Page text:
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Violent Crime Declines Amid Police Staffing Shortages

Listening to politicians, reading headlines, or watching local television news with its motto “if it bleeds it leads,” one might think the U.S. is the midst of a violent crime surge.

In fact, murder and other violent crimes — while still much too high — are declining, an encouraging sign, writes Al Hunt In The Messenger. There probably are multiple causes, including the end of the pandemic and better policing.


There is a worrisome shortage of cops and profusion of police chief vacancies in major cities. “Now staffing is a problem,” says Chuck Wexler of the Police Executive Research Forum. “If it persists, it will become a crisis.”


Even with this, violent crime has demonstrably declined in the first five months of 2023. Jeff Asher co-founded AH Datalytics, a data firm that measures crime rates in major cities. His preliminary data, he wrote in The Atlantic, suggests the U.S. “may be experiencing one of the largest annual percentage changes in murder ever recorded.”


New York, Los Angeles and Chicago showed significant declines in murders from the same period last time. There was a 22% decline in Baltimore and a 26% decline in Philadelphia, where conservatives charged that the liberal District Attorney, Larry Krasner, would turn the city into a crime hell. That hasn't occurred, and Krasner easily was reelected.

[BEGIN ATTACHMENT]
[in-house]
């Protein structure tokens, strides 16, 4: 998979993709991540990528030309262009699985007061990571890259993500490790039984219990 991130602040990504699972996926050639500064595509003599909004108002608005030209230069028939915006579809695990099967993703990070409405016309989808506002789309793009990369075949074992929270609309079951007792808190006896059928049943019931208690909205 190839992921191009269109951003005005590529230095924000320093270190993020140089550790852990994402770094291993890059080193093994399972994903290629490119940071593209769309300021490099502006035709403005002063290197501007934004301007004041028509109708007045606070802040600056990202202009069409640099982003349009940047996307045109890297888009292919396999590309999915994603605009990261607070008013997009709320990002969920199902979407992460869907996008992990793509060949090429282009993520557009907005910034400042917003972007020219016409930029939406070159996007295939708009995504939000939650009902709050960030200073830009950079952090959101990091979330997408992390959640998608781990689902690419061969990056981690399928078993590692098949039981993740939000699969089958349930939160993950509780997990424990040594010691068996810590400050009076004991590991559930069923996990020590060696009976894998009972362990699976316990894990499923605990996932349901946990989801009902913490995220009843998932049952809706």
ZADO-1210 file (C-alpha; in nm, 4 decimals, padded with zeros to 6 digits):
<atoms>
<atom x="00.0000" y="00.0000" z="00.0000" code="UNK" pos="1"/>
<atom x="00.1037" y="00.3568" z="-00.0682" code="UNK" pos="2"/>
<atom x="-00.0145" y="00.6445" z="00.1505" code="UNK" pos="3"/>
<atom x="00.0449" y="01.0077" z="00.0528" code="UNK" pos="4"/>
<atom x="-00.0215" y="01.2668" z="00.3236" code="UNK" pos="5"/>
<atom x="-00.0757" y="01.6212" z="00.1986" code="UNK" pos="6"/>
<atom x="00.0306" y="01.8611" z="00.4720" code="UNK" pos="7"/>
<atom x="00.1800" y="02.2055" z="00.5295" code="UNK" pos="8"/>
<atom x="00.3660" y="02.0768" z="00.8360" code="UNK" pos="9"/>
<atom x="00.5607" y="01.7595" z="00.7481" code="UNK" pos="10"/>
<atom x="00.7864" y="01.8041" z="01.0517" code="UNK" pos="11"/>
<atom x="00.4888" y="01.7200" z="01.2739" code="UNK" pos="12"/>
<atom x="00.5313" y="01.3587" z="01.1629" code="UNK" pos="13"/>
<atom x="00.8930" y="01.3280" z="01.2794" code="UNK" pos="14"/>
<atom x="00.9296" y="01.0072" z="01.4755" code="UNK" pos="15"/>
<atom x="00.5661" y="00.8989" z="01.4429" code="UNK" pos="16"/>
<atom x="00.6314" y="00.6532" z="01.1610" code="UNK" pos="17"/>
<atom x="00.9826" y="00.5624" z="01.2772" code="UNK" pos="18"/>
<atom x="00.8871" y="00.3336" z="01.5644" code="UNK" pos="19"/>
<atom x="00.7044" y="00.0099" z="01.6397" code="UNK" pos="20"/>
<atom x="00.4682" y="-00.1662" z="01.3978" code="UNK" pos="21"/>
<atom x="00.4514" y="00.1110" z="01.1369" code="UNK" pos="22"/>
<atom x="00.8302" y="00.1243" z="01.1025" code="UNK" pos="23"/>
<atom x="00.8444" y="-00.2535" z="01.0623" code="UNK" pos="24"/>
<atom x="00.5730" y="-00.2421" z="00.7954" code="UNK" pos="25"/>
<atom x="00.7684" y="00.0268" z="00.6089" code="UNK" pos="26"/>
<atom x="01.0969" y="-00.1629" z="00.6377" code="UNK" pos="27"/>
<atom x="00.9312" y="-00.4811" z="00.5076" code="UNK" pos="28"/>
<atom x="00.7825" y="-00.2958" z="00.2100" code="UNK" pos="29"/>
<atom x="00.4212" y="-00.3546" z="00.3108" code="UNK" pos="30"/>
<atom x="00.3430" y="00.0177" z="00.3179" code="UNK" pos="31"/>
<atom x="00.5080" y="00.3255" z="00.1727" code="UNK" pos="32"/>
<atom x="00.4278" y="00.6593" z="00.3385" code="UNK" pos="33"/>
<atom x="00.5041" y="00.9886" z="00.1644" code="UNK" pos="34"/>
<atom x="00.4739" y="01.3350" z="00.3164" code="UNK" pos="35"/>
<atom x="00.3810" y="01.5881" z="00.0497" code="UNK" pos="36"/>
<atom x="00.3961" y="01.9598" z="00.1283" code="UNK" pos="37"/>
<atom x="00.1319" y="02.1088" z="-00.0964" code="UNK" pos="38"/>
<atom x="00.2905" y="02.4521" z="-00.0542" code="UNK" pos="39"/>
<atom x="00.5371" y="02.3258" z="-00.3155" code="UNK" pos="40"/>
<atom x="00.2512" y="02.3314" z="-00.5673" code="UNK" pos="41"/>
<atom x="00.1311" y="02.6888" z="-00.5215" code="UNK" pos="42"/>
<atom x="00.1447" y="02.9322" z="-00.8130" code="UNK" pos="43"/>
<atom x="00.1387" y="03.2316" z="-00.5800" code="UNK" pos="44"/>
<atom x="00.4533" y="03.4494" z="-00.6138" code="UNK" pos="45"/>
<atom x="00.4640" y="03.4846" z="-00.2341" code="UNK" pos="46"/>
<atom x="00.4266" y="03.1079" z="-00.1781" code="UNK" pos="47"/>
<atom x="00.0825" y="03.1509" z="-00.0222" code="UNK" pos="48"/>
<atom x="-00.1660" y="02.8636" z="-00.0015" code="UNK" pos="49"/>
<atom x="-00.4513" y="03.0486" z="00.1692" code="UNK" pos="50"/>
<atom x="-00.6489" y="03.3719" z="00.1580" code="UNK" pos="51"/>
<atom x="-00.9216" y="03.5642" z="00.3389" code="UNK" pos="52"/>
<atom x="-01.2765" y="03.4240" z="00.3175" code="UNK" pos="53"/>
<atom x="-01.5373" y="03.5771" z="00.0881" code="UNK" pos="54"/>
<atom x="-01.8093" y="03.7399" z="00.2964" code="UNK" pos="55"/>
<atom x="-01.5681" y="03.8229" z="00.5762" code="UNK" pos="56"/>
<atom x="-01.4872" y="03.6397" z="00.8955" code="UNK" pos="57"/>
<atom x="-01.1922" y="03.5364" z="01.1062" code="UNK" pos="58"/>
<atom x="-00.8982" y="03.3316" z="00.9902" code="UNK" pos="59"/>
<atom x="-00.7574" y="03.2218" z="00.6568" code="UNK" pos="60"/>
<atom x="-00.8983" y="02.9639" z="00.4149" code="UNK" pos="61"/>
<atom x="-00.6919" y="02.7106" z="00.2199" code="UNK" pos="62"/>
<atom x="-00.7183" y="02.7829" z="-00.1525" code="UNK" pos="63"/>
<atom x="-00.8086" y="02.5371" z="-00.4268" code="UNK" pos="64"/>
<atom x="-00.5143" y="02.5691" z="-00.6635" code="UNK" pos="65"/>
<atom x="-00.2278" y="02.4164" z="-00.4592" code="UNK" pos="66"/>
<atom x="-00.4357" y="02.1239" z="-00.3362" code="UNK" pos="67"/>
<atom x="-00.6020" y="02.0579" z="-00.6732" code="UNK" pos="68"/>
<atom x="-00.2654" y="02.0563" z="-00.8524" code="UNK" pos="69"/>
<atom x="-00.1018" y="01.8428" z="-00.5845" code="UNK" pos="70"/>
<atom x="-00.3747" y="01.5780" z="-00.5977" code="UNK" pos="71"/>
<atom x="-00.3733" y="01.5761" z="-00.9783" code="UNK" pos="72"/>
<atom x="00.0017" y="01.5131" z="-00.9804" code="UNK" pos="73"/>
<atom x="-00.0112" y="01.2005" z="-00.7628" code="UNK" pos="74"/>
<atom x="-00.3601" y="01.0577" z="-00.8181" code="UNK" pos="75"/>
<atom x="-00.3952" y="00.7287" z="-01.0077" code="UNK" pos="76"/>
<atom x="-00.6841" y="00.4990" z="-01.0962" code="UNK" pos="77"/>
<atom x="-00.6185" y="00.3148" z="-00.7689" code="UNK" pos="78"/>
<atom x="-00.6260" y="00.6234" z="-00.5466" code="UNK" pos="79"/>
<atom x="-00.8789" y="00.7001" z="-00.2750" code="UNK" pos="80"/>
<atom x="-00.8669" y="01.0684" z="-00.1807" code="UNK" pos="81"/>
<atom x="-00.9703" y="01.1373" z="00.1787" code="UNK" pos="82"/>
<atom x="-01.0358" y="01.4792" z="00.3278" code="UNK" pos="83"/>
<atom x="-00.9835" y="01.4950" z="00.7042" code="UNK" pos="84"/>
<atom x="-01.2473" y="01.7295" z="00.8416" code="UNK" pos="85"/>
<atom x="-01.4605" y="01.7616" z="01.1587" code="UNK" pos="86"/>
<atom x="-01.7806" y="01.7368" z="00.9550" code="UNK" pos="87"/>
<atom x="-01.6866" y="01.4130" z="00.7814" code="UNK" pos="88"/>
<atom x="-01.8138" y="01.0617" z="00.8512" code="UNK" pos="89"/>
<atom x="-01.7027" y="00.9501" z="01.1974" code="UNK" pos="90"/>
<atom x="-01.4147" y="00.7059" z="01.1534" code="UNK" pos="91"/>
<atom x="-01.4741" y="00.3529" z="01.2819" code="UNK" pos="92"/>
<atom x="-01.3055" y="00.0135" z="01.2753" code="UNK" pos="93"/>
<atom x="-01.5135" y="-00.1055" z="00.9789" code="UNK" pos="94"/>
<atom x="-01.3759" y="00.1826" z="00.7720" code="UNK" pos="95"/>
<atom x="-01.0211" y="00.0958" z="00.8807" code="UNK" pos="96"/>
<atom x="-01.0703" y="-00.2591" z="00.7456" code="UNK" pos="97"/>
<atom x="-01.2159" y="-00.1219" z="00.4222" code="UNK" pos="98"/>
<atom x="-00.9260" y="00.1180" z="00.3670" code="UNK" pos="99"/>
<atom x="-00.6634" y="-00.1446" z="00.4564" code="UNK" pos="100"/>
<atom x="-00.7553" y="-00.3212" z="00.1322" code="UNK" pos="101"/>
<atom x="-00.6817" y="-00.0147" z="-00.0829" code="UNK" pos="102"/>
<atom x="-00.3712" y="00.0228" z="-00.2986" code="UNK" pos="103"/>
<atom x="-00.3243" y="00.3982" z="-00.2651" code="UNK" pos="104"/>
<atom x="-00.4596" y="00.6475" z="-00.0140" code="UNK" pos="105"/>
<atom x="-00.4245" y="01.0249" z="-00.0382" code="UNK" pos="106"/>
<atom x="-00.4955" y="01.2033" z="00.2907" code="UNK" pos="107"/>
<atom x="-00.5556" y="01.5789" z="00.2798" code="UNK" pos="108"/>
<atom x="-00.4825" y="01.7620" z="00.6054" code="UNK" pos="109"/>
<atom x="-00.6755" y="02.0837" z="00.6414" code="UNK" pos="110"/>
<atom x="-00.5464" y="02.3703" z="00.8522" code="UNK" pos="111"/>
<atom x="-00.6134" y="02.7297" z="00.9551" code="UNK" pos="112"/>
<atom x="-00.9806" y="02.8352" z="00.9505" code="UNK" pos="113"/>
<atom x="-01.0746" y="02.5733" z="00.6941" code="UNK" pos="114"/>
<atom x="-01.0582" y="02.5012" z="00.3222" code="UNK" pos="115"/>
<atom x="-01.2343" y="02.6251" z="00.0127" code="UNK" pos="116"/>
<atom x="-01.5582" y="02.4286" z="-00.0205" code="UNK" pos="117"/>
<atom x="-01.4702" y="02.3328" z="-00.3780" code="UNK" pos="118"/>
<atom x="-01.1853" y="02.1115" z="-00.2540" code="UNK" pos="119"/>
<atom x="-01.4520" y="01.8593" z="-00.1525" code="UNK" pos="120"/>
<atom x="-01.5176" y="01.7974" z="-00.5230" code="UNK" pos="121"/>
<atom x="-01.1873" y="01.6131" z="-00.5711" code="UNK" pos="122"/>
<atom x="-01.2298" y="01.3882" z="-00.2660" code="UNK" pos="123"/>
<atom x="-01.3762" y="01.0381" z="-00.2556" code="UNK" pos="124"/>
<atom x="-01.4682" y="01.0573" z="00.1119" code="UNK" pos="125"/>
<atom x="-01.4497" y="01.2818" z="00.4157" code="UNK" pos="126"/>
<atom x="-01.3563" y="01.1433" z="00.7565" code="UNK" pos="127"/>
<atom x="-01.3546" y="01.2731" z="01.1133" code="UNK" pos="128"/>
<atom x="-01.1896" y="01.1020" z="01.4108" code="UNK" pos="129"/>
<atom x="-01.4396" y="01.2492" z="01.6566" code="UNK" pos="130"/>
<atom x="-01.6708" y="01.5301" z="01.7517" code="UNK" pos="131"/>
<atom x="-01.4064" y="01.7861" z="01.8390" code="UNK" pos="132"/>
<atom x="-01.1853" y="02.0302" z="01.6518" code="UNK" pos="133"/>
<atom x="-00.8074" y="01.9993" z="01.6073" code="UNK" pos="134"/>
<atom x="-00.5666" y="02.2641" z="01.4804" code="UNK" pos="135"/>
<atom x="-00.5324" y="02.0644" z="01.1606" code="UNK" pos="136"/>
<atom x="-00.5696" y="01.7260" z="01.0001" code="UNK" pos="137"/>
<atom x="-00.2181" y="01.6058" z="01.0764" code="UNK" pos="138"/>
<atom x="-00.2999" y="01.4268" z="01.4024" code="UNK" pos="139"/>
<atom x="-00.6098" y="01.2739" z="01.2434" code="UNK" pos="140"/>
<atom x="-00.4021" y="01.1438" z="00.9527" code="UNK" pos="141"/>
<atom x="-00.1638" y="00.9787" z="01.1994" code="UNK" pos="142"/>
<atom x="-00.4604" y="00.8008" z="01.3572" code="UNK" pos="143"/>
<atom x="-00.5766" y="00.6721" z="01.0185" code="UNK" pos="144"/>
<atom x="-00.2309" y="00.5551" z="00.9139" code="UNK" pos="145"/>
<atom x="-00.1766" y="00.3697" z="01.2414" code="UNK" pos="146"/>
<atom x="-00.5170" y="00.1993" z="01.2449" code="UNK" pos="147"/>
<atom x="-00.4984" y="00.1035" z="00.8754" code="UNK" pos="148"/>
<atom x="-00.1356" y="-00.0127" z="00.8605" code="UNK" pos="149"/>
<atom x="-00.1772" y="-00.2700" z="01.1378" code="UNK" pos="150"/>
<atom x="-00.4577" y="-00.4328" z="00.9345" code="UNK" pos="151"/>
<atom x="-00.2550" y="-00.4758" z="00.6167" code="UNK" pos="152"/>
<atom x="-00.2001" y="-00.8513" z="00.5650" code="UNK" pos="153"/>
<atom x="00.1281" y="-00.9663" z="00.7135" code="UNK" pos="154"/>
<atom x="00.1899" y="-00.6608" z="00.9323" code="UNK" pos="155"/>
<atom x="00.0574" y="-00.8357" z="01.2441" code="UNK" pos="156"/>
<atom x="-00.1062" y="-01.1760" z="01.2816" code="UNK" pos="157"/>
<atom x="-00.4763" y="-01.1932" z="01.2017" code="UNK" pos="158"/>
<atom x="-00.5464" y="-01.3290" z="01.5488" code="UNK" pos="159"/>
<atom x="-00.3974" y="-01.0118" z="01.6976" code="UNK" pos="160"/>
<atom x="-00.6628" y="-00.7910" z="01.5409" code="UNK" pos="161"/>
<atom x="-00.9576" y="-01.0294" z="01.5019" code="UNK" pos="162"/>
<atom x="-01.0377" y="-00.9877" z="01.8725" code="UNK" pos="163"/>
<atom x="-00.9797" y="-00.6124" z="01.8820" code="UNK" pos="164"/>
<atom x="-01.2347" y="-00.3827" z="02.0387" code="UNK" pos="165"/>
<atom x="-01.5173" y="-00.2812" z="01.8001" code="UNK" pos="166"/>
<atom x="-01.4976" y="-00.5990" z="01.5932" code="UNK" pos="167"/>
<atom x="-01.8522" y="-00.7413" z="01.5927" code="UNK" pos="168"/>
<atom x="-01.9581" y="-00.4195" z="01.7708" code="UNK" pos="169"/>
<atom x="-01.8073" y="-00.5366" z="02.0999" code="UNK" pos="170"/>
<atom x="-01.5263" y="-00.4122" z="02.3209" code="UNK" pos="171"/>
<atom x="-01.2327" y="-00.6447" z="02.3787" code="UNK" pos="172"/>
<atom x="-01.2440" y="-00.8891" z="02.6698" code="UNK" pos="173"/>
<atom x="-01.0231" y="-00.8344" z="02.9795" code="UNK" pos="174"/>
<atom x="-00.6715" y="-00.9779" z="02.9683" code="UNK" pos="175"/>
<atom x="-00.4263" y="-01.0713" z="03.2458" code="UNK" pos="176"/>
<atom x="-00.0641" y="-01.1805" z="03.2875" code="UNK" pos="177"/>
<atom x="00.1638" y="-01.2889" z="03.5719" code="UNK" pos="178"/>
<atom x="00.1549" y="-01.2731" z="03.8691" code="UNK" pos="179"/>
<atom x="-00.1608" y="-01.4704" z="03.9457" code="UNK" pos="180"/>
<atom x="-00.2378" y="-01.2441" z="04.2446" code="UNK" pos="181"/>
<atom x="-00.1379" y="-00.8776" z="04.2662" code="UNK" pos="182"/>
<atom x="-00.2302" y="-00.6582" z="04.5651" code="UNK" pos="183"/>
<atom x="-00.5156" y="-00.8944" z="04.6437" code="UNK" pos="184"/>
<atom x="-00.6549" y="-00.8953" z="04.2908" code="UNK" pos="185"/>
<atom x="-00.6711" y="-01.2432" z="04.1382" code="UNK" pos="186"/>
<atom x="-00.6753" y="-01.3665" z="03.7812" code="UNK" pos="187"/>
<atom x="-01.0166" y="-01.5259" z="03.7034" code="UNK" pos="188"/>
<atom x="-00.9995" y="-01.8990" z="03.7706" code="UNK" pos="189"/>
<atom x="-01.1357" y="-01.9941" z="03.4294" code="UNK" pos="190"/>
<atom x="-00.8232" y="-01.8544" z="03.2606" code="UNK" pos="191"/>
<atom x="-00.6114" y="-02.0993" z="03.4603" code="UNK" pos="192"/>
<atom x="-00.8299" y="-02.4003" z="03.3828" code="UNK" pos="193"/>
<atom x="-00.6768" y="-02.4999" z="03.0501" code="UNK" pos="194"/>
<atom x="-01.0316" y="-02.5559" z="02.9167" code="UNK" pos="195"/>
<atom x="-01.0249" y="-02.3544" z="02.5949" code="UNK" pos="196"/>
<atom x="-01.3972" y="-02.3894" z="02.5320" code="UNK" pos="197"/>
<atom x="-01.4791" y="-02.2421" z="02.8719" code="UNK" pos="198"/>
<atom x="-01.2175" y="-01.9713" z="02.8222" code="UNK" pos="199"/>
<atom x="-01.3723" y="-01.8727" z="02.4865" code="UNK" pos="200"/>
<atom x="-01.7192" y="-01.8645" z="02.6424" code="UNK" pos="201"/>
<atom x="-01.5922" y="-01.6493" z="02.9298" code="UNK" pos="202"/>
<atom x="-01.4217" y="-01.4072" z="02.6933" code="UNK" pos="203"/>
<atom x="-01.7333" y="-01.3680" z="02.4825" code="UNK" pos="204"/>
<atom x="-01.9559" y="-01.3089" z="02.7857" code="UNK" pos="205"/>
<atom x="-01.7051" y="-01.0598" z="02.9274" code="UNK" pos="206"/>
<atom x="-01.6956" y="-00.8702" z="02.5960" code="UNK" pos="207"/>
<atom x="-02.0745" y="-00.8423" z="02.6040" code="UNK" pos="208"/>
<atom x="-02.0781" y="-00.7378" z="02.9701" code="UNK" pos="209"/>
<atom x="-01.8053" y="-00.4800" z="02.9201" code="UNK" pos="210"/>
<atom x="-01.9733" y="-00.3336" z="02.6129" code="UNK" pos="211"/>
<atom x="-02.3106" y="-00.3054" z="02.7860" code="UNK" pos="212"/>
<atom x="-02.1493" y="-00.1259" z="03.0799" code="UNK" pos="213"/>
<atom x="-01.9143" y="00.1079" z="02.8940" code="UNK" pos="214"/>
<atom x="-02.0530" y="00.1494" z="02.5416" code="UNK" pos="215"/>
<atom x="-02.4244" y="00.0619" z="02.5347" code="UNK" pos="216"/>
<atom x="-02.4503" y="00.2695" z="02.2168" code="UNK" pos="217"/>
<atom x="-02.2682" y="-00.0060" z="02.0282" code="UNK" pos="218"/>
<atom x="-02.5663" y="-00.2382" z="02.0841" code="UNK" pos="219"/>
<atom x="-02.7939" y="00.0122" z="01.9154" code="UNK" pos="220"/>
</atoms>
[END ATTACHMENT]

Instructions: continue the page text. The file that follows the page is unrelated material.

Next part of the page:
There were outliers: Memphis experienced a nearly 40% increase while Washington, D.C., reported a 19% hike.


An FBI compilation found that Memphis and Detroit were the most dangerous cities, with a violent crime rate exceeding 20 per 1,000 persons. The next two most violent are Little Rock, Ark., and Pueblo, Colo.,


“The dirty little secret of criminology is things happen in the real world and not a controlled experiment,” notes David Harris, a policing expert at the University of Pittsburgh Law School. “We can't have a decisive explanation; we can make some reasonable guesses.”


At the top of these reasonable guesses is recovery from the pandemic when social support and family assistance programs were suspended. The shutdown in services may have particularly affected violence-prone younger people.


Harris also cites some policing improvements, like focused deterrence where cities like Chicago and Baltimore are concentrating many more resources in those small areas where most violent crimes are committed. “Focusing on the right place gets better results,” Harris says.


Police departments are trying several strategies to head off a staffing crisis. New recruits are being offered signing bonusus of up to $40,000 in Redding, Calif., where police chief Bill Schueller told the Wall Street Journal that was necessary to get an experienced candidate and cheaper than the cost of training someone with no experience.


There's a need in some places for more cops, in all places for better-trained and more accountable police.

It's a tough business with many problems, but despite the political rhetoric and headlines, there is some good news on the crime front, Hunt writes.

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